Discussions about narrative therapy and research
Lainson, K. J. (2020). Enduring anorexia: A multi-storied counter document of living and coping with anorexia over time. (Doctoral dissertation), The University of Melbourne, Australia.
It has been well-documented that anorexia (nervosa) often endures in people’s lives, yet
very limited research attention has been given to the perspectives of adults who have lived
with its influence and effects over time. What studies do exist have engaged participation
through specialist services, potentially skewing representation, and participants’
experiences, knowledge and capabilities have tended to either go unrecorded or else are
dominated by bleak narratives and/or deficit-based portrayals written from clinical
perspectives. The Enduring anorexia project addresses these issues by inviting more
inclusive participation via social media and by employing the theoretical lens of narrative
practice. This hopeful lens centres lived experience perspectives, acknowledges personal
agency and seeks entry points into alternative storylines of preferred identity that can lead
to new possibilities and understandings.
Since social workers Michael White and David Epston first co-created narrative practice as a
respectful and non-blaming approach to counselling and community work that recognises
people as separate to problems and intentional in responding to difficulties, the field has
been characterised by innovation and diverse application. The Enduring anorexia project
extends this application, innovation and practice stance into conducting academic research
in the realms of longer-term experience of living and coping with anorexia, demonstrating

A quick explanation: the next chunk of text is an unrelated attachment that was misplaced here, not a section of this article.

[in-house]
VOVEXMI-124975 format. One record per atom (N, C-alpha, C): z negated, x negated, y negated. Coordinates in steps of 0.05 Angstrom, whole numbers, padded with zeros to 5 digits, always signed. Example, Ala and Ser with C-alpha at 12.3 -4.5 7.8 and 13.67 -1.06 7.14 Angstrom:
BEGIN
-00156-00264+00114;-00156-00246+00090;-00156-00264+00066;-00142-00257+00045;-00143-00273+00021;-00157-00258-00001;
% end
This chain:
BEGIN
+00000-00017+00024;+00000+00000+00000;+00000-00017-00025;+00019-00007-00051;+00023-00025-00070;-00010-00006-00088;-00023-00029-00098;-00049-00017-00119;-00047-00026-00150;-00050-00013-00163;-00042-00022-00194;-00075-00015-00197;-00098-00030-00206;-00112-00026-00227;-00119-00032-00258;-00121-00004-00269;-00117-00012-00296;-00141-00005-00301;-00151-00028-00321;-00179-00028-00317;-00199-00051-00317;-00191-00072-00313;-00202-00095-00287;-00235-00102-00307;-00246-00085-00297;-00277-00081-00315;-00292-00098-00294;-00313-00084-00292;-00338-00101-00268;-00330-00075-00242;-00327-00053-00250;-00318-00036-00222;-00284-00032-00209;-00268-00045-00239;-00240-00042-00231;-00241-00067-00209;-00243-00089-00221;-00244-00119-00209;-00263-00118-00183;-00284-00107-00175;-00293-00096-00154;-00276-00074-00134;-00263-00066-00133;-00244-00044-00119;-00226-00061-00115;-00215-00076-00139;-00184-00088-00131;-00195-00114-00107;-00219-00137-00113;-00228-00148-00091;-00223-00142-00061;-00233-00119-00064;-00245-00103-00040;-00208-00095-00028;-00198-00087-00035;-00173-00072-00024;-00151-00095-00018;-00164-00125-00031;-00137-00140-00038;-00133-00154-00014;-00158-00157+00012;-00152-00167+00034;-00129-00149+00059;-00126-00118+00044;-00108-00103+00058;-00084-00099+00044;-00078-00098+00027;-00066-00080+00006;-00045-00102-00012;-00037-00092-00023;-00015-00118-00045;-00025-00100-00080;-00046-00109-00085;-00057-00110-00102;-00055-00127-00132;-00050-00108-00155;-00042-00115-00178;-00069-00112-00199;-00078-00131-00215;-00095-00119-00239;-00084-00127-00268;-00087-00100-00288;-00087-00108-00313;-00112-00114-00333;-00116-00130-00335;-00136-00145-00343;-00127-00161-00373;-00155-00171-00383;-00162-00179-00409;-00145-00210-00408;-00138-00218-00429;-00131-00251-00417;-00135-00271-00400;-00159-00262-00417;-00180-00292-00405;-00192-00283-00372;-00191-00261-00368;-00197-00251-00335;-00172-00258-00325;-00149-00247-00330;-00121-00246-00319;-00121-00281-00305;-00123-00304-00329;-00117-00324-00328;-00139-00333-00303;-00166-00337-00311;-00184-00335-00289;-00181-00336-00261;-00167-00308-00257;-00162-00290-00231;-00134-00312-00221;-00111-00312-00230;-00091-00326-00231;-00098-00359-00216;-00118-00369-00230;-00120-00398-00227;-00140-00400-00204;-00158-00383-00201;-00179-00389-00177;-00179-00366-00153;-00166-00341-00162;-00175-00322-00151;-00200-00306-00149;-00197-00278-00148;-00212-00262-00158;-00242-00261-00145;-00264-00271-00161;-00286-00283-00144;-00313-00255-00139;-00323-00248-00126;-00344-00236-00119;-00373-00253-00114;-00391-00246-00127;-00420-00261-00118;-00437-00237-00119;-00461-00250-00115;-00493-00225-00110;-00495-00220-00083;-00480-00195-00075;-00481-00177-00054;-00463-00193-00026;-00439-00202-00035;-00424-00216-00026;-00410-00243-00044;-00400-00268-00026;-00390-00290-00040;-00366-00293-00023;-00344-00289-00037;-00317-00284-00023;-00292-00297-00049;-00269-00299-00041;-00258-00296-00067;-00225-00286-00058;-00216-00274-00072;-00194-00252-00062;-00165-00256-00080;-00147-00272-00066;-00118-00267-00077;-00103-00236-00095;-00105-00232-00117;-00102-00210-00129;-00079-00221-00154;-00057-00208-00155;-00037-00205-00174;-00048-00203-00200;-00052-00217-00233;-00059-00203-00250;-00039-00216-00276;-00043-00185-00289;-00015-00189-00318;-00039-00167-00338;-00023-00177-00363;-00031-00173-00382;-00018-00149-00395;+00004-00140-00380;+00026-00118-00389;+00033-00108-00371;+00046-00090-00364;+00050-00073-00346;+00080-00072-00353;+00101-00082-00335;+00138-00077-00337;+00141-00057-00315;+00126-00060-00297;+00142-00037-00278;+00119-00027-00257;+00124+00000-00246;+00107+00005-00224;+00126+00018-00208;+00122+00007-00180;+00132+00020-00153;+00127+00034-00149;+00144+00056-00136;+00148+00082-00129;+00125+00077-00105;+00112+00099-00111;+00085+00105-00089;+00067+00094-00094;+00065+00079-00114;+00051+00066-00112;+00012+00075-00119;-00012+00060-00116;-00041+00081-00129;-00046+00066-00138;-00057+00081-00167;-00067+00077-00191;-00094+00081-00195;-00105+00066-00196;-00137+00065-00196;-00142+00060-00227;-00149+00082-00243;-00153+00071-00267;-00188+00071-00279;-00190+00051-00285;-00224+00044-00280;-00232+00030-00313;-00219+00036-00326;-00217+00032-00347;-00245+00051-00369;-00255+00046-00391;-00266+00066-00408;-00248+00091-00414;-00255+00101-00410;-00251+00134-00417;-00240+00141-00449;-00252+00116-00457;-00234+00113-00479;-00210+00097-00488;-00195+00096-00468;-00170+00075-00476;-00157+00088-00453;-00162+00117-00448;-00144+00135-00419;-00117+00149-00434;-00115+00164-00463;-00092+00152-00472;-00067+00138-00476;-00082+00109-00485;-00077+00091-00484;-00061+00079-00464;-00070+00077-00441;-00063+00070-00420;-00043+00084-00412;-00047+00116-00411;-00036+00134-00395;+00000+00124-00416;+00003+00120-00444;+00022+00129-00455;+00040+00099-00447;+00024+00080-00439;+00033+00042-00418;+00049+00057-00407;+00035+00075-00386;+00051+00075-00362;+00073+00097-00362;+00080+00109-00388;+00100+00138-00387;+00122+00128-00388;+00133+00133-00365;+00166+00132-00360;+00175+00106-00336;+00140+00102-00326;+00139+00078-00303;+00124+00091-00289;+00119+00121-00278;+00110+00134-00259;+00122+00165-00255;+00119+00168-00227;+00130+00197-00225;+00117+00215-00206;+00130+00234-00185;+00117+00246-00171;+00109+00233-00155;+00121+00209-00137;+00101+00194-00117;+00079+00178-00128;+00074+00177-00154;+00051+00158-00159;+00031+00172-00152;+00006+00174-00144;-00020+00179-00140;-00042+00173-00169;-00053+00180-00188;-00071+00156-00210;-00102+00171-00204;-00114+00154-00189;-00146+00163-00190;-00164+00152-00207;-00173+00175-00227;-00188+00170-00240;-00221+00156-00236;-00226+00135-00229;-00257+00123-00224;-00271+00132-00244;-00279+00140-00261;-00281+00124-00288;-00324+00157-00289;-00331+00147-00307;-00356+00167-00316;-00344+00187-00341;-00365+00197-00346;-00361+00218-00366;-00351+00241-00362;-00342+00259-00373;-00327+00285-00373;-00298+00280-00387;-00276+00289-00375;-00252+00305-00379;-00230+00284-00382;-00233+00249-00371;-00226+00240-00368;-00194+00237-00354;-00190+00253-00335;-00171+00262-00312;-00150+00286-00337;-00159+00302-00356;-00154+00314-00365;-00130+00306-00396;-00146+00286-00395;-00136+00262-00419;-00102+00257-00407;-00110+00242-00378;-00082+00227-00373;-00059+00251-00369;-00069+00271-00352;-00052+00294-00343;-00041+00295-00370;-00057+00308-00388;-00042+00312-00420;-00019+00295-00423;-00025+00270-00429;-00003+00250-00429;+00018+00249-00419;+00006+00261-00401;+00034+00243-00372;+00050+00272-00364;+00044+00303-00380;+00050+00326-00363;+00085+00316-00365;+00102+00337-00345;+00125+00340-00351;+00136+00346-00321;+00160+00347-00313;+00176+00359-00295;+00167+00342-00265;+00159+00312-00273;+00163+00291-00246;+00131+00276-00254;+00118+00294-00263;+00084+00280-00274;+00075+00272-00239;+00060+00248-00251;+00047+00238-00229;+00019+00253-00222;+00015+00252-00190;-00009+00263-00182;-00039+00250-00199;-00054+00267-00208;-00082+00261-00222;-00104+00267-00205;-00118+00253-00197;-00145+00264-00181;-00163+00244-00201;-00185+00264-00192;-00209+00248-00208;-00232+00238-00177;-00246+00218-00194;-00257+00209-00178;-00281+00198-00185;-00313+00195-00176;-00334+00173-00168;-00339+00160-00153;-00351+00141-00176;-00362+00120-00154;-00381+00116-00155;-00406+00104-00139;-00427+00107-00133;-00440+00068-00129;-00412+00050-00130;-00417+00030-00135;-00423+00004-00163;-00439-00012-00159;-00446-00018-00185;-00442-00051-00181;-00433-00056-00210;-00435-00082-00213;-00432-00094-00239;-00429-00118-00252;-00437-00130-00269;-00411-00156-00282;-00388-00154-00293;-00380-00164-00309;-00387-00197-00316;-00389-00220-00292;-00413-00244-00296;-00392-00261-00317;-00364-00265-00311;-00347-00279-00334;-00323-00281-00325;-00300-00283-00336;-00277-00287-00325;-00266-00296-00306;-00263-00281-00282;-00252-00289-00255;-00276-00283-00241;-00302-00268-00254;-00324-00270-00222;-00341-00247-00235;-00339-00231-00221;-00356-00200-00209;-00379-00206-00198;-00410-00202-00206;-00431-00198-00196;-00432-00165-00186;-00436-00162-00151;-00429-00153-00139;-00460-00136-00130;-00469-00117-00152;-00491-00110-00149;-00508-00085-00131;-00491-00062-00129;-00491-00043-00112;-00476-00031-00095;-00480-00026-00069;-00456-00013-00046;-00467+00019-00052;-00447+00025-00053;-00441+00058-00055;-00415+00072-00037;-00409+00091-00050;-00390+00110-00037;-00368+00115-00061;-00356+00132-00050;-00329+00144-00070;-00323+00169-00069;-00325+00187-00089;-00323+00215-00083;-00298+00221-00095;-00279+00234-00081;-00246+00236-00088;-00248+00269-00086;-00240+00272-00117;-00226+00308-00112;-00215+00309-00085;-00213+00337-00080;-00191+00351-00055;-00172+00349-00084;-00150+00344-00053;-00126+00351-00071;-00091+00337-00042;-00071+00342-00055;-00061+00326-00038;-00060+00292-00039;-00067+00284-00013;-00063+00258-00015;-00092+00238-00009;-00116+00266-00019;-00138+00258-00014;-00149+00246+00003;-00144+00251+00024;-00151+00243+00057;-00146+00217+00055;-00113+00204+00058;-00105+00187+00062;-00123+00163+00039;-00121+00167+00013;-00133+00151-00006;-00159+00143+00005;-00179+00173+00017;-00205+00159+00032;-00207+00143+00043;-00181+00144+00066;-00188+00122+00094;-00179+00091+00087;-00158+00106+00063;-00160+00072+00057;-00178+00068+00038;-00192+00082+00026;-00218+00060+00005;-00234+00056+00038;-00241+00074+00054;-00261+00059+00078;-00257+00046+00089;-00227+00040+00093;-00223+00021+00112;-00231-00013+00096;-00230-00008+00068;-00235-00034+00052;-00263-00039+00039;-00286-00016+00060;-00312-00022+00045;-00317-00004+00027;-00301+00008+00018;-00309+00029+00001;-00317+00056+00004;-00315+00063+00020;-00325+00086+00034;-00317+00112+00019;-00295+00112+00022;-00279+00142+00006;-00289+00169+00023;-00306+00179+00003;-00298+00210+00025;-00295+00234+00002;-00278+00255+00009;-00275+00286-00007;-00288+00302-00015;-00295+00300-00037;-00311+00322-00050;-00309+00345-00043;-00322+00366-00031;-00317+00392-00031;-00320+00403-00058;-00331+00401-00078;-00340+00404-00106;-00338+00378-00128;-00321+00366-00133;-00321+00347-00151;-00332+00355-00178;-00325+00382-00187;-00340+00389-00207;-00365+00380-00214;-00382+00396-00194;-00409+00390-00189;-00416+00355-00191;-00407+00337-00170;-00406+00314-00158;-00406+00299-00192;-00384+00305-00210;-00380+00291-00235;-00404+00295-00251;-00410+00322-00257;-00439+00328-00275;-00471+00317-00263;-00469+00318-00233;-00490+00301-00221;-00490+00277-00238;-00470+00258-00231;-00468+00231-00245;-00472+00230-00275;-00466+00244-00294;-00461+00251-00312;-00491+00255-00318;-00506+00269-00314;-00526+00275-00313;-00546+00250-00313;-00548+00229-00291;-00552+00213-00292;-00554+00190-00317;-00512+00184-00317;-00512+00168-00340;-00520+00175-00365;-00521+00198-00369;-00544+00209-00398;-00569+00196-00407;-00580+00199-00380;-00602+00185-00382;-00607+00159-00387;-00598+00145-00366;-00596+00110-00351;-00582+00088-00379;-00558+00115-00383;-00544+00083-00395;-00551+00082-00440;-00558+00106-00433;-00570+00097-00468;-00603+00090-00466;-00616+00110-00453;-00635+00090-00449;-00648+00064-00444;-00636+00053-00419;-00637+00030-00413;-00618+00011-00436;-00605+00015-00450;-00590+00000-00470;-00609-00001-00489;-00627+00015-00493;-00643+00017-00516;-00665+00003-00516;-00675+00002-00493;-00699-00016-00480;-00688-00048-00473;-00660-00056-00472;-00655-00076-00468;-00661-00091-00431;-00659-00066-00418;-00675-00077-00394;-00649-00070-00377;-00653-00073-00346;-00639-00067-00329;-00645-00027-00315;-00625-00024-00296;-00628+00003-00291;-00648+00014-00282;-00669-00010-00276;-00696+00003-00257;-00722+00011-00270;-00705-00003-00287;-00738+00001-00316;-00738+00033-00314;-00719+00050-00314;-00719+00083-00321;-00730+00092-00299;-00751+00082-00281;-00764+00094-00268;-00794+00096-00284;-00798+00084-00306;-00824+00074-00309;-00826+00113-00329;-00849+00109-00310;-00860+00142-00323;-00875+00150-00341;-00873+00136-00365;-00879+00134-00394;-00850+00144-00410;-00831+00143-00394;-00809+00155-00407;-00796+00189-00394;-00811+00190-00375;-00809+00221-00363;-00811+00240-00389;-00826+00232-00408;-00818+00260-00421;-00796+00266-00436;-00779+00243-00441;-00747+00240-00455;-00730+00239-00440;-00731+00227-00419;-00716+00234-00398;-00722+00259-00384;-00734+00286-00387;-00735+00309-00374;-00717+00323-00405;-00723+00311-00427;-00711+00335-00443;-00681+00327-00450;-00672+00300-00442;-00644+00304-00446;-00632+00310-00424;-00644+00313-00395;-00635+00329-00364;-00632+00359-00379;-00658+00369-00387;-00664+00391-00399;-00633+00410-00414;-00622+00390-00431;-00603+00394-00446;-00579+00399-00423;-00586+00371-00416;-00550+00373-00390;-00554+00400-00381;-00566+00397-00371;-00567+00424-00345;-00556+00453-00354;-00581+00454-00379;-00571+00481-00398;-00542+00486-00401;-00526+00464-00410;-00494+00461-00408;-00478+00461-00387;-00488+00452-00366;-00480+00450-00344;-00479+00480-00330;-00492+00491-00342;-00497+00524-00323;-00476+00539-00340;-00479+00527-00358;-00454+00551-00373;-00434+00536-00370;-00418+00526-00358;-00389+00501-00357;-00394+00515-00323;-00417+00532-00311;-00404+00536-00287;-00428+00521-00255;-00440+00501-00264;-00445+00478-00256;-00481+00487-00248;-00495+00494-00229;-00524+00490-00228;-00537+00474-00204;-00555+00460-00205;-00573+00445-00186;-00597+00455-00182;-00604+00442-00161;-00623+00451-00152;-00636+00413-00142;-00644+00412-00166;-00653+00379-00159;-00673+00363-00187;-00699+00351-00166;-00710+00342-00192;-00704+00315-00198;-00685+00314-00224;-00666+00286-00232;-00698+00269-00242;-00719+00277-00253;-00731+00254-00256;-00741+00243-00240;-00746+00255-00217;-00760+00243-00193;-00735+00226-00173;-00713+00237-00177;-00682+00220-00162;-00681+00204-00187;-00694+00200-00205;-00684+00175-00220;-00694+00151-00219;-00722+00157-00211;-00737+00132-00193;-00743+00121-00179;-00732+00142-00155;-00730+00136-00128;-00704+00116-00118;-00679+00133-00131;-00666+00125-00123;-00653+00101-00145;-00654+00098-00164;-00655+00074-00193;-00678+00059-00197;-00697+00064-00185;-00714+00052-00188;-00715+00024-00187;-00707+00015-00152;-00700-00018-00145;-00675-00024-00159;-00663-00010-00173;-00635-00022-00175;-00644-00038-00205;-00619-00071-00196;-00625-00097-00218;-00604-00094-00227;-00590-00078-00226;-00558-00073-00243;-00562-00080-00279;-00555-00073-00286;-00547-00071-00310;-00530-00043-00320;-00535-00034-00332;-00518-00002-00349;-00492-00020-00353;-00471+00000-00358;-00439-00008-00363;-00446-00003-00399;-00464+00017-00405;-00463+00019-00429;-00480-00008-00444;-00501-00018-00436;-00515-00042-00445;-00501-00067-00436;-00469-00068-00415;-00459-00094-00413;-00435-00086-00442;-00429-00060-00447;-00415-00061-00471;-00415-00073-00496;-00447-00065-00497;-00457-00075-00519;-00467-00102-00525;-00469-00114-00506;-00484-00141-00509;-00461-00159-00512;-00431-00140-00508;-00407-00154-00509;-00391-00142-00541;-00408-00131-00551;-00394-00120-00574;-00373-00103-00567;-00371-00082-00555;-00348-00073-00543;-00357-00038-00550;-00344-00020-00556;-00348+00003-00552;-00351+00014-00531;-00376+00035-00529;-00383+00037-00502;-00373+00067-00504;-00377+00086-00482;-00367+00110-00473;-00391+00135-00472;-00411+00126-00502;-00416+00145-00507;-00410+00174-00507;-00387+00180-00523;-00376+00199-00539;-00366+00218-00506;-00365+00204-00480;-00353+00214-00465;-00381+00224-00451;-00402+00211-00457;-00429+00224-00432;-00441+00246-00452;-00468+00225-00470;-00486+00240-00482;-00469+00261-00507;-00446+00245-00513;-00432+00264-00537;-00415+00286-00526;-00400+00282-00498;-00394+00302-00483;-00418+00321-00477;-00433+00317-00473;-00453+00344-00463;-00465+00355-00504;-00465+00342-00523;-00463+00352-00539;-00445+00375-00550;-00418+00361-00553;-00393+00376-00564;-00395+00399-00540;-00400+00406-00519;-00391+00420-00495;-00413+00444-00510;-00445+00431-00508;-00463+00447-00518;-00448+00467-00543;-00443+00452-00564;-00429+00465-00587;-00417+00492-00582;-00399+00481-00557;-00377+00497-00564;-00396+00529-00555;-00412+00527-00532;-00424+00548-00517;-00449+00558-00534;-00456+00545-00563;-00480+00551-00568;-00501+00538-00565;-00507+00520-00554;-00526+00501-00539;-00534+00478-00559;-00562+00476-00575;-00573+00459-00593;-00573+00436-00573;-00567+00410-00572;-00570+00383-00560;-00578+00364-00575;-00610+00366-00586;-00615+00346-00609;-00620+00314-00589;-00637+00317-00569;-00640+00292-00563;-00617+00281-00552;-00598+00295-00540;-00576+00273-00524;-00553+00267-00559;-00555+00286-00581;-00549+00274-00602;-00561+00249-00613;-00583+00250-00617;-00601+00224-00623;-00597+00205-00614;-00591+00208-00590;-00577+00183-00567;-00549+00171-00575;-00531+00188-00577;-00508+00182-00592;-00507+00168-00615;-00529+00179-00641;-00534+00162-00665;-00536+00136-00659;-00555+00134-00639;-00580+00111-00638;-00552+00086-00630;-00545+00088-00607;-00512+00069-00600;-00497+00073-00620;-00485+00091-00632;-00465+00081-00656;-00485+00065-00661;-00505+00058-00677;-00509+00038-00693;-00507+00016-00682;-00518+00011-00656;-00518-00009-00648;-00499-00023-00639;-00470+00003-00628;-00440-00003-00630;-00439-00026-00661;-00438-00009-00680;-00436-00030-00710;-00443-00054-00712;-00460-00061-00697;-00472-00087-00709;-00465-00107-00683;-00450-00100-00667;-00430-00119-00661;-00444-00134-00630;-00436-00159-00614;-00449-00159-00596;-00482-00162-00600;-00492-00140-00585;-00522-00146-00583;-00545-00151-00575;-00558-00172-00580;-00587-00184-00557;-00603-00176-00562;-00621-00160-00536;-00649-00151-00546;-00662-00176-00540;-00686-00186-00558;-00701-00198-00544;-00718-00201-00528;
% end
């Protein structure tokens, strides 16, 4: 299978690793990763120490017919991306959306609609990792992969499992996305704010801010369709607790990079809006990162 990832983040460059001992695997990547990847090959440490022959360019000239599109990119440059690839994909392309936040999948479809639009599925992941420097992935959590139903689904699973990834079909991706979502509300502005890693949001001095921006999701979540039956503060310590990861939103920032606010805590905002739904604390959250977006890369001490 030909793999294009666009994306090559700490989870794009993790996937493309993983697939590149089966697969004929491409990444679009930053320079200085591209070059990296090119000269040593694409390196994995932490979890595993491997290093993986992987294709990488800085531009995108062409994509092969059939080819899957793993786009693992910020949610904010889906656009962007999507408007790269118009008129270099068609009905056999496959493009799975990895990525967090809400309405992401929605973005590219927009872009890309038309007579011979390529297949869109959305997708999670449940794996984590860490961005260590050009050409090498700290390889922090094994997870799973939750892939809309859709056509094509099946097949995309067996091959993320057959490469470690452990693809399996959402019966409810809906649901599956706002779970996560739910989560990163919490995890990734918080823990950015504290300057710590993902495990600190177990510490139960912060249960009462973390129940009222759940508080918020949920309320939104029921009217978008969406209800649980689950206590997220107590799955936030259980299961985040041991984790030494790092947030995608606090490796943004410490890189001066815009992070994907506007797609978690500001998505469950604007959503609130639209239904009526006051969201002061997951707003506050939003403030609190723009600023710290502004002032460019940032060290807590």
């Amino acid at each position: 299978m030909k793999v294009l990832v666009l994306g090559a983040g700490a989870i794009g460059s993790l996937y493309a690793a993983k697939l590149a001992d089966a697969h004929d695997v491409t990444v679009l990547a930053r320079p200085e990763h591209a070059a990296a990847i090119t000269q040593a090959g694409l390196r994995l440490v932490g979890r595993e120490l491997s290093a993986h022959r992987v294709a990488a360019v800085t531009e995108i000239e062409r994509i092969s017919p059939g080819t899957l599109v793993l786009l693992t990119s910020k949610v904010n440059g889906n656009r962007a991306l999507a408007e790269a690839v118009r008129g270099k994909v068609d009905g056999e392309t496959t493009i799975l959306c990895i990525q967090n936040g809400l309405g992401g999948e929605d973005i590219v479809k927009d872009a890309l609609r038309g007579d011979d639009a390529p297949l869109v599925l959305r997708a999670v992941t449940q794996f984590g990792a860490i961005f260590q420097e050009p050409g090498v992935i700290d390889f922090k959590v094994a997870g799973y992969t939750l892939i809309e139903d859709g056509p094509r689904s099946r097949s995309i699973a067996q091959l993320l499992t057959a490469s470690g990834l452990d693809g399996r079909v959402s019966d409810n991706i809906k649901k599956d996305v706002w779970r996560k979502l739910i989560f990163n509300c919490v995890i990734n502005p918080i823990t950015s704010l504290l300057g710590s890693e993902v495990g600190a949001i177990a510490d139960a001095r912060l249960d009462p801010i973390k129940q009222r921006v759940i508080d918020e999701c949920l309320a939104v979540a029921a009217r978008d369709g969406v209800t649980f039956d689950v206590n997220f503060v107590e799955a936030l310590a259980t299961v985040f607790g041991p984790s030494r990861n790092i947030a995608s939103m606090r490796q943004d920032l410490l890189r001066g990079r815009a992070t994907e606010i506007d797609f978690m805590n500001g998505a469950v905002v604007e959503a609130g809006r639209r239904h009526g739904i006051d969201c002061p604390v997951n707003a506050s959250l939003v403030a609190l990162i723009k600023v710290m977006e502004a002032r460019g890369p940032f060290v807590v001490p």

what opportunities arise as a consequence.
A two-step format of online survey and optional interview gathered stories of experience,
response, and ideas about ways forward from 96 participants across 13 countries. Their
generous and insightful contributions were thematically analysed congruently with narrative
practice’s theoretical bases of poststructuralist, feminist and critical thought. This reflexive
process generated 12 themes describing complex and multi-storied experiences of living
with anorexia over time. Some themes highlighted the capacity for anorexia’s ongoing
influence to create profound and extensive difficulties in people’s lives; accumulating
consequences for physical, psychological and social wellbeing were compounded by
multiple psychiatric and societal discourses that created obstacles and confounded
attempts at seeking support or creating change. Other themes illuminated the meaningful
ways participants engaged with their circumstances to purposively manage both their lives
and anorexia’s influence in it in order to overcome barriers, to reclaim all or part of their
lives, and to live meaningfully and consistently with their values, beliefs and hopes.
In a realm where there is considerable professional uncertainty about how best to proceed
or help, the Enduring anorexia project points to a need for:
- professional attitudes that view people as separate from problems and privilege